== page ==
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Search Results for "blacksmiths"

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Your search for posts with tags containing blacksmiths found 29 posts

Who Should Pay for Mr. Molineux’s Cannon?

I’m at last getting to the original purpose of the 3 Feb 1775 petition to the Massachusetts Provincial Congress’s committee of safety that I’ve been discussing.All four men who signed the petition were delegates to the provincial congress...
From: Boston 1775 on 13 Feb 2021

Who Would Pay for Mr. Molineux’s Eight Cannon?

I’m at last getting to the original purpose of the 3 Feb 1775 petition to the Massachusetts Provincial Congress’s committee of safety that I’ve been discussing.All four men who signed the petition were delegates to the provincial congress...
From: Boston 1775 on 13 Feb 2021

“A certain Number to be employed in cleaning the Streets”

My curiosity about how colonial Boston periodically coerced free black men into mending town highways began years ago when I came across an item in the New-England Chronicle and Essex Gazette printed on 24 Aug 1775.[That issue covered 17-24 August...
From: Boston 1775 on 30 Apr 2020

“As plenty in King-street as the paving stones”

On 14 March 1770, 250 years ago today, Josiah Collings went to magistrate Edmund Quincy to swear to this deposition, which he then had published in the 26 March Boston Gazette:To the Inhabitants of the Town of BOSTON,WHEREAS by some evil minded person...
From: Boston 1775 on 14 Mar 2020

The Riot against the Neck Guard

I have still more to share about the Otis-Robinson brawl, but sestercentennial anniversaries are catching up, so I’ll have to get back to that story. That fight was just the start of an uptick of violence in the fall of 1769. The next confrontation...
From: Boston 1775 on 27 Oct 2019

“Battle of Daniels Farm” in Blackstone, 5-6 Oct.

This weekend, 5-6 October, there will be a Revolutionary War encampment and battle reenactment at the Daniels Farmstead in Blackstone (originally part of Mendon), Massachusetts. This event won’t recreate an actual battle. In fact, the scenario is...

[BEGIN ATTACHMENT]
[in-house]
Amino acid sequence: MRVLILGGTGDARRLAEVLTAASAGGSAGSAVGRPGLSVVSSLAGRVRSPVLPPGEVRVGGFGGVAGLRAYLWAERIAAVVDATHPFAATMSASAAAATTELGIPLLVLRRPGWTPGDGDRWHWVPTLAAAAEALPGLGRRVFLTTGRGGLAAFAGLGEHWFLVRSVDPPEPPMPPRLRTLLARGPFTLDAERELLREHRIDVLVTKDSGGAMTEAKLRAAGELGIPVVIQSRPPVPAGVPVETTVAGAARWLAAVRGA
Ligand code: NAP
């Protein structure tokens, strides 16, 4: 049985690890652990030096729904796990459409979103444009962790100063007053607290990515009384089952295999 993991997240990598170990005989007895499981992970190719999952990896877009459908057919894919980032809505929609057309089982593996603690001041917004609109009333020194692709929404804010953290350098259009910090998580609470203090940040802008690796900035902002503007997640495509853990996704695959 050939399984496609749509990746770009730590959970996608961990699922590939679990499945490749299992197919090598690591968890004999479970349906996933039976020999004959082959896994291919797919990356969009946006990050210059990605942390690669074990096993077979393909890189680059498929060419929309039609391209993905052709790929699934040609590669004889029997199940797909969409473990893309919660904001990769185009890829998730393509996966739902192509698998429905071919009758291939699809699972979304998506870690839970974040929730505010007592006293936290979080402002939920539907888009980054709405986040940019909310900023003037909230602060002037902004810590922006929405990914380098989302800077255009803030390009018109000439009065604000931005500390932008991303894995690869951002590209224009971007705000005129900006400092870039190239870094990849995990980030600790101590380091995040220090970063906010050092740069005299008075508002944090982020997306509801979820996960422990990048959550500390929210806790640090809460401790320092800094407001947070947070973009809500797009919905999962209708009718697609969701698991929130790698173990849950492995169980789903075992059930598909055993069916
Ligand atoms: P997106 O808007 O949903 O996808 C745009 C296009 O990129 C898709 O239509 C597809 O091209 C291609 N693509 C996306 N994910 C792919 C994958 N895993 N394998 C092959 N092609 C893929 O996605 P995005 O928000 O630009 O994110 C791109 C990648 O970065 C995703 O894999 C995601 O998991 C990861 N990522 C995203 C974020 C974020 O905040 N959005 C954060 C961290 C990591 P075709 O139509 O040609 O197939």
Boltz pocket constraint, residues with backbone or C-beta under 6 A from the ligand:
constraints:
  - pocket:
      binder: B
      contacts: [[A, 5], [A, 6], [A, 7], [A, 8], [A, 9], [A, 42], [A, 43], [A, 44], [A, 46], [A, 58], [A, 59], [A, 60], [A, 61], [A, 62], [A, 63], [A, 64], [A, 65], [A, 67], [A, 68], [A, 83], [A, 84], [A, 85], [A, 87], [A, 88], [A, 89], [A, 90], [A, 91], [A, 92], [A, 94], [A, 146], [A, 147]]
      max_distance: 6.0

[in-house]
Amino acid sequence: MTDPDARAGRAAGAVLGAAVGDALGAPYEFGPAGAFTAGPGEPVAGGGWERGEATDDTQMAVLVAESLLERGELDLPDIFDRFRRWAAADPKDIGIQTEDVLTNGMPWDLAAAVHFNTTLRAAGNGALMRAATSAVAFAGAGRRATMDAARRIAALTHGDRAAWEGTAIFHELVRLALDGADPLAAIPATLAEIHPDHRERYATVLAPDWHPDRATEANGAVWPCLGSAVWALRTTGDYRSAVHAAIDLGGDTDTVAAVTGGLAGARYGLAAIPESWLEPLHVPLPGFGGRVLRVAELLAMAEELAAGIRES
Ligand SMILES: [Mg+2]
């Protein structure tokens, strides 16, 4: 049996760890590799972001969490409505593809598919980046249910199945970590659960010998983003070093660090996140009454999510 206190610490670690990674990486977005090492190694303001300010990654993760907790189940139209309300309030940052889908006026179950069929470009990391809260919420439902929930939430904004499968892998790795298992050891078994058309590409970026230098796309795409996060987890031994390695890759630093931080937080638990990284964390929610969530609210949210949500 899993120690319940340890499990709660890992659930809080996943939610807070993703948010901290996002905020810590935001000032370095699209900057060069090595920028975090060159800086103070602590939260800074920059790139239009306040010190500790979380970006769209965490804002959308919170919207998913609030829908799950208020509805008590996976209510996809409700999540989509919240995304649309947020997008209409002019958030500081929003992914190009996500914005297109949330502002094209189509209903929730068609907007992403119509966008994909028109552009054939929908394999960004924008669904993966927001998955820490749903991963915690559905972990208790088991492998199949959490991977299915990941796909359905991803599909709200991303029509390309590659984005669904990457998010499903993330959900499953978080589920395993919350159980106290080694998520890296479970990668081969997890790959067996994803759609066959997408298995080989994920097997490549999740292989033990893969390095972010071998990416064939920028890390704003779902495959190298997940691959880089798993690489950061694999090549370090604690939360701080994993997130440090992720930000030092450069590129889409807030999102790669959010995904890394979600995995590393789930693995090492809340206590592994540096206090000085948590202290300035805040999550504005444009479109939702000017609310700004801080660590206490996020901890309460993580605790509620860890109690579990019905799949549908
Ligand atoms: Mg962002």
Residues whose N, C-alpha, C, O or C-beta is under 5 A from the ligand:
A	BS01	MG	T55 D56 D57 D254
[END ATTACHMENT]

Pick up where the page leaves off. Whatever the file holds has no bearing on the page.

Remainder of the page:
From: Boston 1775 on 3 Oct 2019

Looking at “Leslie’s Retreat”

Today Salem commemorates “Leslie’s Retreat” on 26 Feb 1775, so I’m highlighting Donna Seger’s Streets of Salem posting about that event. She explores three points, to which I’ll add my thoughts.“How many damn...
From: Boston 1775 on 24 Feb 2019

Ross Wyman, Chairman of the Blacksmiths’ Convention

Since I’ll be speaking in Shrewsbury tomorrow evening, I’m sharing some material from Andrew H. Ward’s 1847 History of the Town of Shrewsbury.September 1774 was crucial to the transition away from royal rule in Massachusetts. That was...
From: Boston 1775 on 30 Jan 2018

How Peter Slater Snuck Out to the Tea Party

Here’s another early insider’s account of the Boston Tea Party—made public only fifty-eight years after the event. This account appeared in the obituary for Peter Slater, who died in Worcester in 1831. It was first published in...
From: Boston 1775 on 17 Dec 2017

Wheels and What They’re Worth

Elisabeth Meier of the Winterthur Program in American Material Culture just wrote on learning about the art and mystery of the wheelwright at Colonial Williamsburg:I’d already been passed by several carriages in Williamsburg, and each time, I’d...
From: Boston 1775 on 7 Jun 2017

Making the “Salem Connection,” 7 Apr.

On Friday, 7 April, I’ll speak at the Salem Athenaeum about “The Salem Connection: A Crucial Part of Massachusetts’s Secret Drive to Collect Artillery Before the Revolutionary War.” This event is part of Salem’s commemoration...
From: Boston 1775 on 4 Apr 2017

A Whitehouse Briefing

Last week I wrote about Pvt. Joseph Whitehouse and his bride Jane Crothers, who each testified to events on the night of the Boston Massacre. (She more reliably than he, I believe.) Don Hagist, author of British Soldiers, American War and The Revolution’s...
From: Boston 1775 on 9 Mar 2017

“Retreat and Resistance” in Salem, 26 Feb.

On Sunday, 26 February, Salem will have a “fun and informal reenactment” of the confrontation between Patriots and redcoats across the town’s North River on that date in 1775. Lt. Col. Alexander Leslie had orders to lead his men from...
From: Boston 1775 on 23 Feb 2017

“St. A Claus, was celebrated at Protestant-Hall”

In the 20 Dec 1773 New-York Gazette, alongside the first reports of the destruction of the tea in Boston harbor, printer Hugh Gaine ran this little item about a local event: Last Monday [i.e., 13 December] the Anniversary of St. Nicholas, otherwise called...
From: Boston 1775 on 24 Dec 2016

Thomas Apthorp’s Whizzer